Tag Archive | chickens

Chickens with Bumblefoot

Growing a large family

 

*Graphic Pics in this post. Warning for the faint of heart*

Never in a million years did I think I would be a chicken keeper! Never in a million years did I think I would love birds! Never in a million years did I think I would have the knowledge to perform a surgery on a chicken! But all of those things I can and do.

Having chickens are really not for the faint of heart. Yes they are very easy to take care of…until there is a problem.

One of the first major problems I had to encounter was bumblefoot. And I have had to deal with it on several occasions with the same 2 bozos.

Growing a large family

Thing 1 and Thing 2. These 2 seem to get it like they get bugs in the leaves. It’s crazy.

Basically bumblefoot is an infection. If they land on something and cut their foot, it could lead to bumblefoot because of all the dirt that they walk around in. Almost like a staph infection. Signs of bumblefoot are swelling, redness, a black or brown scab on the bottom and sometimes limping or holding the leg up. If left untreated it could be fatal.

On this particular day, I had, not 1, not 2, but 3 cases of bumblefoot. Thing 1 had one of her feet and, always trying to one up her sister, Thing 2 got a double case!

So I gathered my team of homeschooling homesteaders, my supplies and got to work.

Growing a large family

This is your basic supplies for bumblefoot: Epsom Salt, Honey, scalpel, vetricyn wound spray, gauze and vet wrap. As you can see some of this you will have at home. The rest I picked up at Tractor Supply. You will need a bucket or bowl so you can soak the chickens foot.

Growing a large family

Sorry for the foggy picture. I used this activity as a photography lesson for Cailin.

First, you need to get warm water in your container and add some epsom salt. I don’t measure the salt. I just pour a little and let it dissolve. This is just to soften the area around where the surgery will take place. Hold them there for a minute or two.

Now comes the fun part. Keeping them still on your lap so you can perform the surgery without hurting them.

What I do is put a towel down on my lap, then I take them out of the water and lay them on their back on my lap. I have one of my daughters immediately cover their head with a towel. Chickens can’t really see in the dark. So the towel simulates this and keeps them calm. Once in a while they will kick their leg. But usually I have my youngest daughter holding on to them so my hands are free.

Growing a large family

This was a very mild case of bumblefoot. I probably wouldn’t have known she had it, had her sister not been limping and I decided to check both of them. But for this post I am going to show you the most severe case I have had.

Growing a large family

As you can see Thing 2’s right foot is extremely swollen.

Bumblefoot~ Growing a large family

That black spot is what we need to cut out. That is the infection. Again this is the worse case I have ever had on our homestead.

Growing a large family

You take your scalpel and cut around the edge of the black scab. You shouldn’t see blood or any fluids coming out. It is literally just a scab that is holding in an infection. You will see the scab start to come loose from foot.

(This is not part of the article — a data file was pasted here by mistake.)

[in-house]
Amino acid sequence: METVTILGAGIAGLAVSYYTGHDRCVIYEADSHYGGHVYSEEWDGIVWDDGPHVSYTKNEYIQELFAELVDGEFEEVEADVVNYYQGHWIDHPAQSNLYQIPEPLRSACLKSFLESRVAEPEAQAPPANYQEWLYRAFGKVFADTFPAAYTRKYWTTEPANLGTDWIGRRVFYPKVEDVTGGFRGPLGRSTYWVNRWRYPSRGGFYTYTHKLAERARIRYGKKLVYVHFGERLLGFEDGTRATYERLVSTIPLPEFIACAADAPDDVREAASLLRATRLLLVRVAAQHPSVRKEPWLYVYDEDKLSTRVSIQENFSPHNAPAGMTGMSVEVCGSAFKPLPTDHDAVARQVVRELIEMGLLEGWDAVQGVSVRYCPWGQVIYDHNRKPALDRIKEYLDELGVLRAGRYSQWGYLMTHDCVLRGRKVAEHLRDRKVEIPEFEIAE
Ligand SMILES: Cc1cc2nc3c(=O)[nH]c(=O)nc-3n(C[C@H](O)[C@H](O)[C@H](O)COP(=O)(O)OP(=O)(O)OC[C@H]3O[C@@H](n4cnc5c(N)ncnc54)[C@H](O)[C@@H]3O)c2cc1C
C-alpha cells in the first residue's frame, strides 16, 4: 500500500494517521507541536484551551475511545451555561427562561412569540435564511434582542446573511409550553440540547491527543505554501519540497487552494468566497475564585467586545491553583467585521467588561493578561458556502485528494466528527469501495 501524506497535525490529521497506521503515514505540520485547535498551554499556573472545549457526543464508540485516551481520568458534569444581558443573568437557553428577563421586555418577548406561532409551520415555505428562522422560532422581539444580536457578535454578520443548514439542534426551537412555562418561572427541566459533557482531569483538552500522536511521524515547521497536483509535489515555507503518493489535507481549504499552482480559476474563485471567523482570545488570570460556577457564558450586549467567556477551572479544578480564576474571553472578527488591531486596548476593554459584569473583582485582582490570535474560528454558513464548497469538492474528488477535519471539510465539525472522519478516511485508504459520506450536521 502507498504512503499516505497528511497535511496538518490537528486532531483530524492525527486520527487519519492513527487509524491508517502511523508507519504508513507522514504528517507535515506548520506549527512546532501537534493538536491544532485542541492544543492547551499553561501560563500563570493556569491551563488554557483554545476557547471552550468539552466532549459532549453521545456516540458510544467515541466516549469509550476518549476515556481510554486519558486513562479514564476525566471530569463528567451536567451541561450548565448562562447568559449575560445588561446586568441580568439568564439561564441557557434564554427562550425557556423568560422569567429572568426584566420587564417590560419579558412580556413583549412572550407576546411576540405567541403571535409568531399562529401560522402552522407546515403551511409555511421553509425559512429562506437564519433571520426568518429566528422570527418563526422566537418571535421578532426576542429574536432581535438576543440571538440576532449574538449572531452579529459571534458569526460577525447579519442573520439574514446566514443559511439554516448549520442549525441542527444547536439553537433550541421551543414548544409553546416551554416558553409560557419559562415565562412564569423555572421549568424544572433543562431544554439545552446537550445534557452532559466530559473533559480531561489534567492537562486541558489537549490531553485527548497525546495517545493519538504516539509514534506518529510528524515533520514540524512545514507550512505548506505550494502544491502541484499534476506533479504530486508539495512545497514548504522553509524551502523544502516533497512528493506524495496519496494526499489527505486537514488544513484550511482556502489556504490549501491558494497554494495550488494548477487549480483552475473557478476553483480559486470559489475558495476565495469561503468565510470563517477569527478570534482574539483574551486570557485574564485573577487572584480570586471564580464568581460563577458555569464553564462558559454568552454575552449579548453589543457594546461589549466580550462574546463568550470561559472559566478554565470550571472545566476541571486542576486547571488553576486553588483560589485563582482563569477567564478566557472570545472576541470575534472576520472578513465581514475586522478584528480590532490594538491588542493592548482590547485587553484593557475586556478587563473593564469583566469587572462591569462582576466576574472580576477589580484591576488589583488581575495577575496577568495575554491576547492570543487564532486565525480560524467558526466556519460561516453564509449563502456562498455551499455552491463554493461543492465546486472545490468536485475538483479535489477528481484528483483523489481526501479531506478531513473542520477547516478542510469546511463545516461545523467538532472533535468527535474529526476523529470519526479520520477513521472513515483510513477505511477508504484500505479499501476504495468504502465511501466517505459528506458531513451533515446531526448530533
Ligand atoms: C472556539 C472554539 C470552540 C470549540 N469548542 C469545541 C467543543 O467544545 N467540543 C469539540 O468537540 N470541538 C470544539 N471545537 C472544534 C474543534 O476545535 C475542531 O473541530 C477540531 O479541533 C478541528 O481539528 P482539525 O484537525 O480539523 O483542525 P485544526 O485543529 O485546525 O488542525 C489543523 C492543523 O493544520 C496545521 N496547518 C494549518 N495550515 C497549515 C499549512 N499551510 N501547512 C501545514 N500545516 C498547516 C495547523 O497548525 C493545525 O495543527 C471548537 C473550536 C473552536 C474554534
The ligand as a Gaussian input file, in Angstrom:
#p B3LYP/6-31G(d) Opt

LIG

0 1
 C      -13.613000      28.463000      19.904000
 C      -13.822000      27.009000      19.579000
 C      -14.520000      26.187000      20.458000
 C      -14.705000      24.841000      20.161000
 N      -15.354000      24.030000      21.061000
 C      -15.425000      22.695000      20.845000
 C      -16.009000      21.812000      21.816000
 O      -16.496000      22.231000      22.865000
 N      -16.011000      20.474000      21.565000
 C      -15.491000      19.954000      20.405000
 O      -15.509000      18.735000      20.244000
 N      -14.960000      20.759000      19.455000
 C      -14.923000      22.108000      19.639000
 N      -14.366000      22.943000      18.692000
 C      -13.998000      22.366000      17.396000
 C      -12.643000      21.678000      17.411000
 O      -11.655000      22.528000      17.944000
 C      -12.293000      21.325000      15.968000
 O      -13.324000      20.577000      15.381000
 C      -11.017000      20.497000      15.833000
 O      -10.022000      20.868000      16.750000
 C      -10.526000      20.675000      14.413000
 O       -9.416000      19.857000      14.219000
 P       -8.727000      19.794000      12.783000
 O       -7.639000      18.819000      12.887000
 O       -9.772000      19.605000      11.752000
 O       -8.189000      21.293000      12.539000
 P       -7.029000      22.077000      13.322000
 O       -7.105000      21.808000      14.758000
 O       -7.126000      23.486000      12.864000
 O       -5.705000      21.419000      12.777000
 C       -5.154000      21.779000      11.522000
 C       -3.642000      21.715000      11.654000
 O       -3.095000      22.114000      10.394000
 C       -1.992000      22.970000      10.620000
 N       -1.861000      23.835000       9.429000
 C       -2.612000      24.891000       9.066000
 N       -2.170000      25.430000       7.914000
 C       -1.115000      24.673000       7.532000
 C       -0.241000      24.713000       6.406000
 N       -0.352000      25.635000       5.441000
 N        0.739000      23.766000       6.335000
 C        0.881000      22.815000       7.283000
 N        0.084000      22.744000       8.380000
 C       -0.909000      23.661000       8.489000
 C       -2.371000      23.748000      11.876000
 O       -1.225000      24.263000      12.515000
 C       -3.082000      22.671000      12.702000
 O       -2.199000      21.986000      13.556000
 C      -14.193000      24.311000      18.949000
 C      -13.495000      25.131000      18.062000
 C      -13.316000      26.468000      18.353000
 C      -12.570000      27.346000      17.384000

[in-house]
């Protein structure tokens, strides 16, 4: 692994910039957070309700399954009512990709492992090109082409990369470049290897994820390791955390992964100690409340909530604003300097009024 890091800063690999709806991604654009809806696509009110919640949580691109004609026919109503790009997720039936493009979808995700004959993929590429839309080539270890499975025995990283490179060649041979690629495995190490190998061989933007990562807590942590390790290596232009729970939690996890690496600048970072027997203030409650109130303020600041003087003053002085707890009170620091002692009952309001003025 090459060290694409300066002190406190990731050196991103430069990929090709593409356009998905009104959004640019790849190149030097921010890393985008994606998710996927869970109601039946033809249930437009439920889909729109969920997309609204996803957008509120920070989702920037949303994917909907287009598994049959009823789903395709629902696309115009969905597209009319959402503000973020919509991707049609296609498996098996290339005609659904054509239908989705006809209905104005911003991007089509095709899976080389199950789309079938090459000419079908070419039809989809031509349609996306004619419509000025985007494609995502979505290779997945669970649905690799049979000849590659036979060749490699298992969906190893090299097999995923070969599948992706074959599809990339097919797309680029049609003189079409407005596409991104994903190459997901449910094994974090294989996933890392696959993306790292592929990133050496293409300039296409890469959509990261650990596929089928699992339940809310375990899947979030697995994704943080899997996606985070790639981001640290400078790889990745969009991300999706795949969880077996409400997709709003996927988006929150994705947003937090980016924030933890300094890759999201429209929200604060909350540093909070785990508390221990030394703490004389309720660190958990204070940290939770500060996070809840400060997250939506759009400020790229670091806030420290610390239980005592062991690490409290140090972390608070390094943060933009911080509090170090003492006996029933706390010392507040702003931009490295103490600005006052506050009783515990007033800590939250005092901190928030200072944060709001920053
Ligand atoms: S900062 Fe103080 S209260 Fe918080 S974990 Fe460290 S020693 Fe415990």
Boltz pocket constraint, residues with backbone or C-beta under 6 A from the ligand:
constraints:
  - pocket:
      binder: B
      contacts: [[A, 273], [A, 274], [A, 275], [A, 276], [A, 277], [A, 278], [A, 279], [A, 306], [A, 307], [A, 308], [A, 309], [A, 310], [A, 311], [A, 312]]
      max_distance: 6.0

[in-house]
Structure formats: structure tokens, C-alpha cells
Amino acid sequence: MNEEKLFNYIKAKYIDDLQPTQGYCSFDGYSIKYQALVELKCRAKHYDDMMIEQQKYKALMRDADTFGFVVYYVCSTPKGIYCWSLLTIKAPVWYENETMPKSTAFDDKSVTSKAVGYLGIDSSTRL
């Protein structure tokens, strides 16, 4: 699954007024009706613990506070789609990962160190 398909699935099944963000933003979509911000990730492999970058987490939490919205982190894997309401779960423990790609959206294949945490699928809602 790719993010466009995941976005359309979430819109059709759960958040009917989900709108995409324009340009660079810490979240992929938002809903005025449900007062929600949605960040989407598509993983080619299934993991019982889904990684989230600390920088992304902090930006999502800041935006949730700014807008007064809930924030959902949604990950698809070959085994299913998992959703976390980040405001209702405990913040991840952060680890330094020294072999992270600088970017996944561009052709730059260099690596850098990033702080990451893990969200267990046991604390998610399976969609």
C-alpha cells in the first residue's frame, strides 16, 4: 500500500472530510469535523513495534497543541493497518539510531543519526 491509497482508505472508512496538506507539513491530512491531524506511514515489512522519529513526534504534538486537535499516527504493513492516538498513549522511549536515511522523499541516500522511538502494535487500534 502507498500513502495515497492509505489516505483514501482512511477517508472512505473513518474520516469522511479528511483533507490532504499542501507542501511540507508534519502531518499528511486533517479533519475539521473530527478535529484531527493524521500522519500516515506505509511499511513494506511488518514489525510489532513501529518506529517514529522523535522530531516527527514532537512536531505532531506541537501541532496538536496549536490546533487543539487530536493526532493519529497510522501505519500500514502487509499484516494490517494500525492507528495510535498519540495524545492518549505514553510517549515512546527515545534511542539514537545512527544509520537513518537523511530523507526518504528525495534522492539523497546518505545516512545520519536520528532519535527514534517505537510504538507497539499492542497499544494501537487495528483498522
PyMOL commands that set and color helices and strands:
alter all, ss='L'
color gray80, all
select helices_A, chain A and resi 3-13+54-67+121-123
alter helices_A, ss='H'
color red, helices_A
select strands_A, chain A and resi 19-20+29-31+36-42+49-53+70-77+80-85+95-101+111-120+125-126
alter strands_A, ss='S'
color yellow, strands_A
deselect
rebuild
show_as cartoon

Growing a large family

Once you cut away the scab, you need to scoop and squeeze to make sure there is no pus still in there. I very rarely get extra pus out. But at this point you have an open wound.

Growing a large family

Spray with wound care, put a little honey on the gauze and place over the incision area.

Growing a large family

Wrap with vet wrap. You will want to change the wrap at least once a day. If you see it has fallen off, then soak in warm water to kill any germs and repeat with meds. You may even need to use some medical tape to keep it on. Within 3-5 days it should be better and can remove the bandage.

Growing a large family

 

This post is partying over at the Simple Homestead Blog Hop

 

 

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Meet our ever growing flock

As everyone knows, I added to our backyard flock this year. We went from 6 chickens to officially 39 chickens and ducks. My hubby keeps bugging me to post about all of them because you know most of them have names.

So here we go…..Introducing the princes and princesses of Feather Tale Farm.

Midnight

Midnight

Luna

Luna

Ninja

Ninja

Precious

Precious

Thing 1

Thing 1

Thing 2

Thing 2

These are the original six. Now for the new members…..

Tank

This is Tank the turken. He has taken over as the #2 rooster now that his brothers were either sold or processed.

Mama & Bertha

The 2 big red hens is Mama and Bertha. They were hatched around the same time as Tank. I can’t really tell them apart unless they are looking at me.

Meg

The last of the first hatchlings is Meg. She is such a good girl giving an egg a day, but has to be watched she will run in the house.

Lucky

Here is Lucky Duck. Still doing very well, but doesn’t think she is a duck. She is also starting to get braver and come eat worms out of my hand.

princess

Out of Lucky’s babies we only kept a couple, this is Princess. I am so happy she is a hen because I love her coloring.

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Here is Tiny Tim. I wasn’t planning on keep him because he is a rooster. But after hearing his little crow and then naming him, I knew he was staying. He is a bantam so very little. Every time I am outside he has to be right by my feet. Isn’t he handsome?

other ducks

Here are my other ducks. Still very scared of me, but I do have them trained when I say “come here babies” they know its food time. When I say “time for bed” they know its time to go in the coop. I did just find out that both of the Pekins (white ones) are boys. So we will be selling one of them. I do know one of the Cayugas (black ones) is a girl but not sure which one.